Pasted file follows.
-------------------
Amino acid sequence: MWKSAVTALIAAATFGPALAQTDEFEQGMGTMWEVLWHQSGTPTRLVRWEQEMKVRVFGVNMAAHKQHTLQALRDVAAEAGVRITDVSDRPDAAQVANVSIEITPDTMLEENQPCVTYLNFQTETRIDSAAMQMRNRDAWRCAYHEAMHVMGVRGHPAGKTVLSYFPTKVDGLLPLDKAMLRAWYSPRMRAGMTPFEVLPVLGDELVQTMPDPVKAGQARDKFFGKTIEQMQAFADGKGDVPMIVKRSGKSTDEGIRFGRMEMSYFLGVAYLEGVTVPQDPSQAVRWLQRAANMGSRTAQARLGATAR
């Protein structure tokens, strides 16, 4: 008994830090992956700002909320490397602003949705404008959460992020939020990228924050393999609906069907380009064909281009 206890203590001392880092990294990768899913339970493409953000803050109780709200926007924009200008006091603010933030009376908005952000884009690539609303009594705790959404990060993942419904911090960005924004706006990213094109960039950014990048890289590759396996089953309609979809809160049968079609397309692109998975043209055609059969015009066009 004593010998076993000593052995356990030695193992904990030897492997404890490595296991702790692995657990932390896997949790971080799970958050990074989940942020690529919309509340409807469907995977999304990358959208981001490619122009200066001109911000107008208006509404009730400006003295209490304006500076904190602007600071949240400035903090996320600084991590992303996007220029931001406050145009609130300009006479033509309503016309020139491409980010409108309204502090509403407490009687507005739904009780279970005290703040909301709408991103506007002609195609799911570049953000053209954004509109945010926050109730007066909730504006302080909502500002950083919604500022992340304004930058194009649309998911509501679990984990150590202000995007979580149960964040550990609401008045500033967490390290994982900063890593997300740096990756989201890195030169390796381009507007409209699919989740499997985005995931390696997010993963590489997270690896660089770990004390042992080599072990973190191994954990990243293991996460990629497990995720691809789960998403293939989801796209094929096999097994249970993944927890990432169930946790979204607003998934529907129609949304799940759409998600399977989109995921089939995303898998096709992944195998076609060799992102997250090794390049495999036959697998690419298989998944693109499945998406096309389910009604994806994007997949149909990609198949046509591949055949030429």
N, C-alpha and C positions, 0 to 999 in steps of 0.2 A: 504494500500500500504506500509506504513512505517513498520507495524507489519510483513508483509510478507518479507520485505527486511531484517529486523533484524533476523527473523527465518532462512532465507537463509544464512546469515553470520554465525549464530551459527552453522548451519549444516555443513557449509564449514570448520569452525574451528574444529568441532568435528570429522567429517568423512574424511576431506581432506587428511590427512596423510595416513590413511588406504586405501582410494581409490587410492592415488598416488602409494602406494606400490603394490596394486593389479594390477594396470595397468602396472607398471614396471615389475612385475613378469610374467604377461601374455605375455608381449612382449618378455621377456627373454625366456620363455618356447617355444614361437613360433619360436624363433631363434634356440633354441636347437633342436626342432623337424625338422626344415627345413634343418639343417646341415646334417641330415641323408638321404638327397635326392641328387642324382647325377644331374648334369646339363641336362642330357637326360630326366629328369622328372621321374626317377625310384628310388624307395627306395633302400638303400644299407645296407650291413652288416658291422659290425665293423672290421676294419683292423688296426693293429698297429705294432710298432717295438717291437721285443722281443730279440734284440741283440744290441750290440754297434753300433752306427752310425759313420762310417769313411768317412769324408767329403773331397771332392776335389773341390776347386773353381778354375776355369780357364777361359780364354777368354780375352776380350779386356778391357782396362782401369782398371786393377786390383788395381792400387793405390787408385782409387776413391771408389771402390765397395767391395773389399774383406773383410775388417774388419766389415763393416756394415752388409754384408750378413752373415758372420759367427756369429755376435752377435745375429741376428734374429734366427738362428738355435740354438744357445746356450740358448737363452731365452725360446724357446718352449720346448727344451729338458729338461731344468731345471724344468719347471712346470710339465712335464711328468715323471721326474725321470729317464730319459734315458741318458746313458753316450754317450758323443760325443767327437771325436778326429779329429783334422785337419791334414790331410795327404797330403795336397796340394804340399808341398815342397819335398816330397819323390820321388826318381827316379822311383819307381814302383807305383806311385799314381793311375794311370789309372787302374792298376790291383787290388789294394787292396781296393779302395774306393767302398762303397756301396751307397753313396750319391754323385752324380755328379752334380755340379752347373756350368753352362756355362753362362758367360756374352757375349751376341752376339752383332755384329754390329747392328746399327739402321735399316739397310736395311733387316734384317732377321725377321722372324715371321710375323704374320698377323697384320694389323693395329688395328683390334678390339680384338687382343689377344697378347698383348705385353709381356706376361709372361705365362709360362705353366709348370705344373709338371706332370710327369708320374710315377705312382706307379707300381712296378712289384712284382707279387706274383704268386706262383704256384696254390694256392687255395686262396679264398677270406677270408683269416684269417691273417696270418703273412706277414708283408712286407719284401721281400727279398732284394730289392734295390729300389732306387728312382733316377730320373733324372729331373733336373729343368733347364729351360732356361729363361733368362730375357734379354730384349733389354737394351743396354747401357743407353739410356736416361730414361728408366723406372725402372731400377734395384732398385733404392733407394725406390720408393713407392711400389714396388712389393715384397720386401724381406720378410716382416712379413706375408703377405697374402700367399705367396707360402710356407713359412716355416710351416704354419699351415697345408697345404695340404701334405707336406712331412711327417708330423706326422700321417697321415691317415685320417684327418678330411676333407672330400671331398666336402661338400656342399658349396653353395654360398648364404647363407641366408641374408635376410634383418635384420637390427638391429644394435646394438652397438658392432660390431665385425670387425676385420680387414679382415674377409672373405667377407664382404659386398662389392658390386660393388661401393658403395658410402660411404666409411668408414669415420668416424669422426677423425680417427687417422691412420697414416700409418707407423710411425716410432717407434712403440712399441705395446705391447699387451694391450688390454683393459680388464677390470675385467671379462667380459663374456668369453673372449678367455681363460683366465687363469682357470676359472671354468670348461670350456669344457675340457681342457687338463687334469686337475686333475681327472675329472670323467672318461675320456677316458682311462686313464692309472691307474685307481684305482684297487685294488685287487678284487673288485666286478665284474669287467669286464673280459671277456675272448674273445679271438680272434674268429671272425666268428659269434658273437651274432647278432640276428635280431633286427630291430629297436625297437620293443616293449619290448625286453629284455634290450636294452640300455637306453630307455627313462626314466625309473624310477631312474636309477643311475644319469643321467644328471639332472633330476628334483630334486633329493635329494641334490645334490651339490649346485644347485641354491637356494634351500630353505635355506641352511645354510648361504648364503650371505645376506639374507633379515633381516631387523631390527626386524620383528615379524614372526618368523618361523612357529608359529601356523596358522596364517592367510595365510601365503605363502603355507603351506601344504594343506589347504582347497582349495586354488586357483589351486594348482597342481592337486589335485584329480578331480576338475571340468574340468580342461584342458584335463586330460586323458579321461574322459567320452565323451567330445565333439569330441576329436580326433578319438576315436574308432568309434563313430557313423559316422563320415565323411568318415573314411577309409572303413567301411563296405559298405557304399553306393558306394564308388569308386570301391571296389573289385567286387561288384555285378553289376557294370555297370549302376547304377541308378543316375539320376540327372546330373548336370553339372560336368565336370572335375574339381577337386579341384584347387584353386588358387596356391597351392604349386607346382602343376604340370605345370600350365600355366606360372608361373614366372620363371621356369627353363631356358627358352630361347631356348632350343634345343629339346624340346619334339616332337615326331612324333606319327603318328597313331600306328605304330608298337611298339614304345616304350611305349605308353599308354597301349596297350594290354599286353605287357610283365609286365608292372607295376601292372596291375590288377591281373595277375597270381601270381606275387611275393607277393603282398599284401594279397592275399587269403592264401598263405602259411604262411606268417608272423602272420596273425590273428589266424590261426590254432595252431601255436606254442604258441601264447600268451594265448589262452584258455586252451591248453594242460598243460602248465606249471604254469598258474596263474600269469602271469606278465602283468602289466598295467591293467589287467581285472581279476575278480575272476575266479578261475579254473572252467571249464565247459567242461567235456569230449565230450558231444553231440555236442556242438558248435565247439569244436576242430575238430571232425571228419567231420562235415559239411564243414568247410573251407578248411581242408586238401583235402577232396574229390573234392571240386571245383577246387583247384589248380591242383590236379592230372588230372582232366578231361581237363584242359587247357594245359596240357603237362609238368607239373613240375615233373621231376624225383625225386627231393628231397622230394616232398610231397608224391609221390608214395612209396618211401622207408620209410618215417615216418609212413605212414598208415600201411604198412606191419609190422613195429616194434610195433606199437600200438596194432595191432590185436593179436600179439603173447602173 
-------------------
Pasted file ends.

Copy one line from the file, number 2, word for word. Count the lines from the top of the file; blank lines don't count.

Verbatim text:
């Protein structure tokens, strides 16, 4: 008994830090992956700002909320490397602003949705404008959460992020939020990228924050393999609906069907380009064909281009 206890203590001392880092990294990768899913339970493409953000803050109780709200926007924009200008006091603010933030009376908005952000884009690539609303009594705790959404990060993942419904911090960005924004706006990213094109960039950014990048890289590759396996089953309609979809809160049968079609397309692109998975043209055609059969015009066009 004593010998076993000593052995356990030695193992904990030897492997404890490595296991702790692995657990932390896997949790971080799970958050990074989940942020690529919309509340409807469907995977999304990358959208981001490619122009200066001109911000107008208006509404009730400006003295209490304006500076904190602007600071949240400035903090996320600084991590992303996007220029931001406050145009609130300009006479033509309503016309020139491409980010409108309204502090509403407490009687507005739904009780279970005290703040909301709408991103506007002609195609799911570049953000053209954004509109945010926050109730007066909730504006302080909502500002950083919604500022992340304004930058194009649309998911509501679990984990150590202000995007979580149960964040550990609401008045500033967490390290994982900063890593997300740096990756989201890195030169390796381009507007409209699919989740499997985005995931390696997010993963590489997270690896660089770990004390042992080599072990973190191994954990990243293991996460990629497990995720691809789960998403293939989801796209094929096999097994249970993944927890990432169930946790979204607003998934529907129609949304799940759409998600399977989109995921089939995303898998096709992944195998076609060799992102997250090794390049495999036959697998690419298989998944693109499945998406096309389910009604994806994007997949149909990609198949046509591949055949030429």